The Falcons are 1-1 so far this season, having opened with a big division win over New Orleans and then taken a road loss against a very tough opponent in Cincinnati. Ryan has had a hot hand, throwing for 679 yards and four touchdowns already as Atlanta leads the NFL in passing offense. He may need to continue piling up the numbers, as the Falcon defense currently ranks last in the NFL in yards allowed and 27th in points allowed.

The Falcons will also need plenty of that resiliency that Ryan displayed last fall, as they are already trying to bounce back from what they consider a dissatisfying performance in Cincinnati.

"We didn't execute at the level that we feel like we're capable of doing," said Ryan. "When you go on the road and you play against a good football team, you're going to have an opportunity to make five or six plays throughout the game; if you don't make them, it's not going to bode well for you. We didn't play the way that we're capable of, and when you do that against good football teams, it's going to be tough sledding."

The Falcons' chances of rebounding swiftly from last week's loss are aided greatly by the fact that they're coming back home to the Georgia Dome. Atlanta has been tough to beat on their home turf in recent seasons, and Ryan seems to save his best work for the home crowd. During his NFL career, he has put up significantly better numbers in almost every category at home than on the road, as reflected in the differences in his passer rating in those two conditions (97.7 vs. 84.7). Ryan is 37-10 as a starter in home games, and five of those 10 losses came last year.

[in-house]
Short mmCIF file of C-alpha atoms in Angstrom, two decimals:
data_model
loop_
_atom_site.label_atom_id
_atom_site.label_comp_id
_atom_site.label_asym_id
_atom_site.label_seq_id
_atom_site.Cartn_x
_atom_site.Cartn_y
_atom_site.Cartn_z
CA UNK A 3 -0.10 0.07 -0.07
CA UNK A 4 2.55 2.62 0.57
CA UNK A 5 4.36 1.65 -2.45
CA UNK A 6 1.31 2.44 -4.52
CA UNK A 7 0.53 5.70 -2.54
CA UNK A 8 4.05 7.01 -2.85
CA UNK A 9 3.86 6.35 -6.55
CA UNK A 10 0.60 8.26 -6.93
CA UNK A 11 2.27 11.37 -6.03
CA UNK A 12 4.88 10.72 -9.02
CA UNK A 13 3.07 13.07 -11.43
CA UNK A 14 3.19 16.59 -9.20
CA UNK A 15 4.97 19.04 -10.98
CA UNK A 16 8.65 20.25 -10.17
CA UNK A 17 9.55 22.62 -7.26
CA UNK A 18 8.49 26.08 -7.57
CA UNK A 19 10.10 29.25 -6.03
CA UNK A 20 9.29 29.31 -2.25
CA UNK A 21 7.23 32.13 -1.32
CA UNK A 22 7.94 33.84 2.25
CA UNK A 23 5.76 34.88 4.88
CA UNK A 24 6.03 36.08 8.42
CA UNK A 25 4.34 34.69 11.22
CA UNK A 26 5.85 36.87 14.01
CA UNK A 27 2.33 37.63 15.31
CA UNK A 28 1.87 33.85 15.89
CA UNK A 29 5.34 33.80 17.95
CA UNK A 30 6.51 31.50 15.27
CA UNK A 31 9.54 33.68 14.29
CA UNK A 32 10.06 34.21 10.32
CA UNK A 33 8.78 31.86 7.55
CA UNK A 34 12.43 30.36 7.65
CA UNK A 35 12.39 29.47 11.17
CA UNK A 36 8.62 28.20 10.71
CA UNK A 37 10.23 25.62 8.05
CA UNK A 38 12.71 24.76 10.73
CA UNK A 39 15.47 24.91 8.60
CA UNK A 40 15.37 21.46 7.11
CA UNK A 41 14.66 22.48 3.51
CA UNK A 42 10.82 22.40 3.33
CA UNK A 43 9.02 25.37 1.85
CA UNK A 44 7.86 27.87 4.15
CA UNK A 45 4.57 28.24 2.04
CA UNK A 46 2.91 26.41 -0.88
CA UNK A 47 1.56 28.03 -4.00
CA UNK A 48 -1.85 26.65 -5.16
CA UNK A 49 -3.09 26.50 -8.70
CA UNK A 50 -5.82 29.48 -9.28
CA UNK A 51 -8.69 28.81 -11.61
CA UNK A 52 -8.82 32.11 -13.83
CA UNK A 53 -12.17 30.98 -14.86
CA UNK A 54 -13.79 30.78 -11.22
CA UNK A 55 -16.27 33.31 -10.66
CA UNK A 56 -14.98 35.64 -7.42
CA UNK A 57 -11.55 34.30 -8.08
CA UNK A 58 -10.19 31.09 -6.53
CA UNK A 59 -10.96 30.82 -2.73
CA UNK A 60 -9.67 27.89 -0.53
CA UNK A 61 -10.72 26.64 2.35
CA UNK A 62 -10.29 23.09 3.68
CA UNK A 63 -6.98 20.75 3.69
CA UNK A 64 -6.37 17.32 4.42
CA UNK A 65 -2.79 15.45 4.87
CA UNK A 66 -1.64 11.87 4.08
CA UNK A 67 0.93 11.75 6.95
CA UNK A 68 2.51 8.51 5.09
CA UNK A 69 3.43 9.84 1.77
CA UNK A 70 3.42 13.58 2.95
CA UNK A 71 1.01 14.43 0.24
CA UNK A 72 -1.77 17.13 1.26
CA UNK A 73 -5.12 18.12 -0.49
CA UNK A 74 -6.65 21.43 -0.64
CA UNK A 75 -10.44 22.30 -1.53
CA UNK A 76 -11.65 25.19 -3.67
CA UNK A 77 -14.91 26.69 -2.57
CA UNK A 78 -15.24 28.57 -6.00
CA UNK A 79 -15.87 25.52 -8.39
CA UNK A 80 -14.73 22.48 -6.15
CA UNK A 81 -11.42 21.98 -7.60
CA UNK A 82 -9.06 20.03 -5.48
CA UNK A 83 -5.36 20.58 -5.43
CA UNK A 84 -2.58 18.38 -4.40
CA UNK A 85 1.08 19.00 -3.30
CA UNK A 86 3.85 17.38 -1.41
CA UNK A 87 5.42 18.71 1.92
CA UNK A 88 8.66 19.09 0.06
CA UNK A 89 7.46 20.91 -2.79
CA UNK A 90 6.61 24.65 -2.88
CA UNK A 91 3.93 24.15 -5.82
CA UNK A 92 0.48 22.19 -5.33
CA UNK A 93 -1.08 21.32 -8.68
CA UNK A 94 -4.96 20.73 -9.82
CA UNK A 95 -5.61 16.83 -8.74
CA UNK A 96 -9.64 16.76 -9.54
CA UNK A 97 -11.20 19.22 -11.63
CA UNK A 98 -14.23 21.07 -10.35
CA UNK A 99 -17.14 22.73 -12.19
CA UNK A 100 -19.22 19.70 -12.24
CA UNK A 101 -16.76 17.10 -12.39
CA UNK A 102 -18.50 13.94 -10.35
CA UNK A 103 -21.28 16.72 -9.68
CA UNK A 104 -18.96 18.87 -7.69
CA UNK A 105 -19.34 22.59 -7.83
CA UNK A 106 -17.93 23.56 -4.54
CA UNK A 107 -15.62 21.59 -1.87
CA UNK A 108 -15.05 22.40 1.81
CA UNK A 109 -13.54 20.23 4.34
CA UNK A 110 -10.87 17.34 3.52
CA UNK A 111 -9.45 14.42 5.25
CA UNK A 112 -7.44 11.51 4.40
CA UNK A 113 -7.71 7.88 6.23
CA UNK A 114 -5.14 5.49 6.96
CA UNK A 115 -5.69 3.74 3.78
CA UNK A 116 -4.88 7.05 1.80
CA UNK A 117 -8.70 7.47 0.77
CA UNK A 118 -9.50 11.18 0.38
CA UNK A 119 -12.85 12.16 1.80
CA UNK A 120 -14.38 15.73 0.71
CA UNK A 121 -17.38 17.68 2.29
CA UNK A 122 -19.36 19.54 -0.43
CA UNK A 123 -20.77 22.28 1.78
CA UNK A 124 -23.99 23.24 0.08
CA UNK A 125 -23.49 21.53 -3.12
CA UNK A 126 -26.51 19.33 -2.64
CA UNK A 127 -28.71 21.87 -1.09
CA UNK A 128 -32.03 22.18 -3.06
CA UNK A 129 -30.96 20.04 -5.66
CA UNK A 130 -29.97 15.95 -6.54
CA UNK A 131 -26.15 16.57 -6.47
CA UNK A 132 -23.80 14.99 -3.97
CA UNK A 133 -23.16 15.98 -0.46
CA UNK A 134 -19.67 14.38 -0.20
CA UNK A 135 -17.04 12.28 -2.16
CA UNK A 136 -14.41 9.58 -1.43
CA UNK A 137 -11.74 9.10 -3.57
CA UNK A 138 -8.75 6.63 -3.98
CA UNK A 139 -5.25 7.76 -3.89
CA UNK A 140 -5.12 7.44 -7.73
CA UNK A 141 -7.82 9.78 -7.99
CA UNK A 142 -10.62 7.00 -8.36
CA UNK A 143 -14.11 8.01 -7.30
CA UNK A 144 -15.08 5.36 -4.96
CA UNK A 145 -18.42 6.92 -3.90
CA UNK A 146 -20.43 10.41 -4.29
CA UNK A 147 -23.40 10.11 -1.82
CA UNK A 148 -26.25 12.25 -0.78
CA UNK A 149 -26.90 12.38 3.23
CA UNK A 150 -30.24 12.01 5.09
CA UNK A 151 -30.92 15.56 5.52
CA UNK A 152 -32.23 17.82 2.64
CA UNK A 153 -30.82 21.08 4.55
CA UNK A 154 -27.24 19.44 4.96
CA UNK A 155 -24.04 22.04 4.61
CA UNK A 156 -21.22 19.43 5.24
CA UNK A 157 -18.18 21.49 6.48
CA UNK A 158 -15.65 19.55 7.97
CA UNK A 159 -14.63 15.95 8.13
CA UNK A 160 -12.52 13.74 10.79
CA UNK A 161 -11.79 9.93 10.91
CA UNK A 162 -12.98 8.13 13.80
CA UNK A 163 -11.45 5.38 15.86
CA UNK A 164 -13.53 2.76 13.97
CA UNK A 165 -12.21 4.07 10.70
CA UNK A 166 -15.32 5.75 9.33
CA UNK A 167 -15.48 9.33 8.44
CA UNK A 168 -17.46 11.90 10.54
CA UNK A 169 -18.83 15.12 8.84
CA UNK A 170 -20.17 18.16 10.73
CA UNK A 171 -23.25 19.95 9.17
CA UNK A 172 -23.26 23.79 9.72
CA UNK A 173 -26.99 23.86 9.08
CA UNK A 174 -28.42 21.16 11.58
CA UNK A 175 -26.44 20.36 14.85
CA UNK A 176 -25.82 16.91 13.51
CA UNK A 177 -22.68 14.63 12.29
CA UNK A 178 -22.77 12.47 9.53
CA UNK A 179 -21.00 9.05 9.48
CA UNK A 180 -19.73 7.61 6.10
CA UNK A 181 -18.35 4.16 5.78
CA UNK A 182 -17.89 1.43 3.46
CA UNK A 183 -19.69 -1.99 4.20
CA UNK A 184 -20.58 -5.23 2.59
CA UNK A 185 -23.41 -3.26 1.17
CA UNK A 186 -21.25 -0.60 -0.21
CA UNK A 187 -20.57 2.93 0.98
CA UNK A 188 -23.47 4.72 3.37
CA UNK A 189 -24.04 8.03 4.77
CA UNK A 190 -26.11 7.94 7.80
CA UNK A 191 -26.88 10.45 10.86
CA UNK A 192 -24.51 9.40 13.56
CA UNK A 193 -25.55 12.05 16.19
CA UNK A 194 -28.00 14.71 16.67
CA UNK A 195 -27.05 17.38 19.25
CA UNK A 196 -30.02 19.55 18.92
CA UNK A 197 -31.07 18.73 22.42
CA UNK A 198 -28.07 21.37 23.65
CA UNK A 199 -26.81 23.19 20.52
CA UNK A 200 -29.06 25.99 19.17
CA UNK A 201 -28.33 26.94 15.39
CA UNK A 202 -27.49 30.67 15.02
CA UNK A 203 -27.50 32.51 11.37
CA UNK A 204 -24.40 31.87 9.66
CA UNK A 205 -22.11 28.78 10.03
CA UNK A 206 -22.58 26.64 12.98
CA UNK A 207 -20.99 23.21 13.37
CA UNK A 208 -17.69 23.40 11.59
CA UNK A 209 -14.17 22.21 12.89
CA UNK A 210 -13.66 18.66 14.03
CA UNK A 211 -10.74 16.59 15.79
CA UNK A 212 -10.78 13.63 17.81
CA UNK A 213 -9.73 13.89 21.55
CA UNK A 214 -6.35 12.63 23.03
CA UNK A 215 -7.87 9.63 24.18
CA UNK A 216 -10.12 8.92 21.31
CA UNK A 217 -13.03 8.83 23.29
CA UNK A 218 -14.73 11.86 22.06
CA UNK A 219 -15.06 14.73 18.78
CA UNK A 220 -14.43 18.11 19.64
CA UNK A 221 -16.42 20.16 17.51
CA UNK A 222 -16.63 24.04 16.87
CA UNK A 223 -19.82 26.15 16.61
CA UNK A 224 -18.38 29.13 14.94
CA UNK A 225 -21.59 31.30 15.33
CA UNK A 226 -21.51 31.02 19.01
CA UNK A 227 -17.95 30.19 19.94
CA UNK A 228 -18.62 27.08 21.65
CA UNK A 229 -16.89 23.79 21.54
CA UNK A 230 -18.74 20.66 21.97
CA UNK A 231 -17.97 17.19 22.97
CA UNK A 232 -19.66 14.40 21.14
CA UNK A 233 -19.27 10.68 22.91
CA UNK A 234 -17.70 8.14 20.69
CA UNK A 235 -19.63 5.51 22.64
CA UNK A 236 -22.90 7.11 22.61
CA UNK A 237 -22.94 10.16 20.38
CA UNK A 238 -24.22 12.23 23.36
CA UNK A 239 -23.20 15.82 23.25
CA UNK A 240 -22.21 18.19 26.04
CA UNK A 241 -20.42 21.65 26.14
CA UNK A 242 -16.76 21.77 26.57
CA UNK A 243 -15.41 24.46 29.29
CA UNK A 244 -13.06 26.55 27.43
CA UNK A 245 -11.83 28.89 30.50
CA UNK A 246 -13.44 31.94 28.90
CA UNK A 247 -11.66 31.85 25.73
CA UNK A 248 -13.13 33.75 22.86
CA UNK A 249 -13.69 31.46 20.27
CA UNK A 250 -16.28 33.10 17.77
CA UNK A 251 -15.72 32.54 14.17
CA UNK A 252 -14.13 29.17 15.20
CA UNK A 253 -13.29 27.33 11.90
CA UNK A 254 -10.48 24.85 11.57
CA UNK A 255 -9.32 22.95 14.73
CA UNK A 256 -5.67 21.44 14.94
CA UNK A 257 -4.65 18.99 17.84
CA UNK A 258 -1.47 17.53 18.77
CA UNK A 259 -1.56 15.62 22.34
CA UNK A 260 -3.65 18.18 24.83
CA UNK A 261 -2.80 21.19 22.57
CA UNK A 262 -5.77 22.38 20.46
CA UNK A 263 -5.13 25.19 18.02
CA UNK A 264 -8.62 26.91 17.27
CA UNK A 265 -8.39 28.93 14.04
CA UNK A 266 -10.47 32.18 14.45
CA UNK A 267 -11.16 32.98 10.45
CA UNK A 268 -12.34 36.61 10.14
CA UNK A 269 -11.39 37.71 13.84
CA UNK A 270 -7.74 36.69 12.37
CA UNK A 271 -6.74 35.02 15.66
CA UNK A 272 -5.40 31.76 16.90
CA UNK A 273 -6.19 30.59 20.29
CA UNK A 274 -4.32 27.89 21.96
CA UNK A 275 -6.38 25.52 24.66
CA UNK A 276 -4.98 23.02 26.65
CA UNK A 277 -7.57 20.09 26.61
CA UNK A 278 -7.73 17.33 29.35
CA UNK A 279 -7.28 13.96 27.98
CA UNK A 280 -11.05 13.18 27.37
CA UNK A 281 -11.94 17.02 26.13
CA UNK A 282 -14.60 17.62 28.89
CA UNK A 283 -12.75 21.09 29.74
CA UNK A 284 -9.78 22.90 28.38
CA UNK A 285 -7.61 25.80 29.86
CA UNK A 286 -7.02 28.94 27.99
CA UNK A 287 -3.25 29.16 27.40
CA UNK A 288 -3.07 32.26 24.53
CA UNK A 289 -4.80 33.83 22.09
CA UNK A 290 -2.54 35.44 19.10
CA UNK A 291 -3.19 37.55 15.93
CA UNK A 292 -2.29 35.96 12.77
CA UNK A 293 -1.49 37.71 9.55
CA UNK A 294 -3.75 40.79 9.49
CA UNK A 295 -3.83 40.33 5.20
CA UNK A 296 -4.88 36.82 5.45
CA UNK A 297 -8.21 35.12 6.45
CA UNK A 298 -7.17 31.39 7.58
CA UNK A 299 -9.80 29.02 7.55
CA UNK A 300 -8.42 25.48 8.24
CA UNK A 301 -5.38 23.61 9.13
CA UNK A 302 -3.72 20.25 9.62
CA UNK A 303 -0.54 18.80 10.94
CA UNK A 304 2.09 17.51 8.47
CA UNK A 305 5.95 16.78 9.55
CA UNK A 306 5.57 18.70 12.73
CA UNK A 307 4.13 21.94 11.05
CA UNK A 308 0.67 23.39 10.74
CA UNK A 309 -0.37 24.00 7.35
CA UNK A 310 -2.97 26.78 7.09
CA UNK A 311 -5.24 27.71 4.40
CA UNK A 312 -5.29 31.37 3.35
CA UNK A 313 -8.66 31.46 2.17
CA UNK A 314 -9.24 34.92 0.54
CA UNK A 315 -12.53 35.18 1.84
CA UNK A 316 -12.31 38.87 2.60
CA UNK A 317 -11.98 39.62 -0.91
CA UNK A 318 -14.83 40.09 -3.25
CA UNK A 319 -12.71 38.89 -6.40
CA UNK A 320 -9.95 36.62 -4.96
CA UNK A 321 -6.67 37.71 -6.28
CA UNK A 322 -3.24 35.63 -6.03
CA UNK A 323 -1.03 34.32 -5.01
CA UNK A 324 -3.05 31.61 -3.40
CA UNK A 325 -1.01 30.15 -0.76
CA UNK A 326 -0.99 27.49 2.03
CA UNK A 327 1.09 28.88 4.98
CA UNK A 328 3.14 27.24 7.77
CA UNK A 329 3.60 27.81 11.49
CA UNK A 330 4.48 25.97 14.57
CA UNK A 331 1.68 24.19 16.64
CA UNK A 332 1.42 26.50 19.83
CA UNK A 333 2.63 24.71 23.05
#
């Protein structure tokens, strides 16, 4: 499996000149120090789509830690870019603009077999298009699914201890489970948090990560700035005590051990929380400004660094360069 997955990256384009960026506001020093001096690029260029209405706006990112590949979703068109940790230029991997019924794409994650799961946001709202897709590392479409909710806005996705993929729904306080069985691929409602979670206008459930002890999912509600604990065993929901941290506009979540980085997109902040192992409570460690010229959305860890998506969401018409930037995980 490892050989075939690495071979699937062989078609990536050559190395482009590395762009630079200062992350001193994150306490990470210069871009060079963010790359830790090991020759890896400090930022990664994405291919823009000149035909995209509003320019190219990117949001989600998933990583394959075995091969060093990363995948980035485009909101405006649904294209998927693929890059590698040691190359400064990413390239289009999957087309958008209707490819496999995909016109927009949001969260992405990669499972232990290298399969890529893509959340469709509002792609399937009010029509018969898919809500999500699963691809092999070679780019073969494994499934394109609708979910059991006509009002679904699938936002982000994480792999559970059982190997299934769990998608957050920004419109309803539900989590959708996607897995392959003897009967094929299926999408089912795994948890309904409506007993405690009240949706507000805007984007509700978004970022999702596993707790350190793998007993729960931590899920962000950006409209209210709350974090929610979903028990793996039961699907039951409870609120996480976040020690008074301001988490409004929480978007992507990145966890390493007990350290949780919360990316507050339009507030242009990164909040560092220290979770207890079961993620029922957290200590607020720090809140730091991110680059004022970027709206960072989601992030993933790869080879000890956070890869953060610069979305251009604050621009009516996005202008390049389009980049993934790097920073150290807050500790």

"I don't think there's any secret," said Ryan of the Falcons' success at home. "We've got great fans that make it a great environment to play in, and we've played well at home for whatever reason. We've had good teams, good players in the past and we've been able to execute our game plans at home. And I think it just comes down to being that simple. [Smith] talks about it all the time: we want to defend the Dome and play winning football at home. We've been able to do that. But I think it's the great fan base and just executing our game plans."

Added Smith: "We know that in this league, the formula for playing in the second season is that definitely the first step is taking care of business at home because it is a very different atmosphere when you go on the road."

Lovie Smith has preached the same formula to his team, but two home losses to start the season have put the Buccaneers in an early hole. Stealing a division win on the road would help make up for that start, but it's obviously a difficult challenge, given Ryan's record in the Georgia Dome. However, the Bucs have had some good games against Ryan in the past, such as last year's win in Tampa, and the Falcon quarterback has respect for the Bucs' defense.

"Obviously schematically, they're different than they have been in the past with Lovie Smith coming in," he said. "We know his scheme a little bit from Chicago. I think the one thing you find when you go against a Lovie Smith-coached team is that they're very disciplined and very sound in what they do. That's one of the things that I think jumps off the screen when you watch the film. They play their scheme and they play it well and they know where they're supposed to be and they get to those spots. Personnel-wise, again, I think it's a talented defense."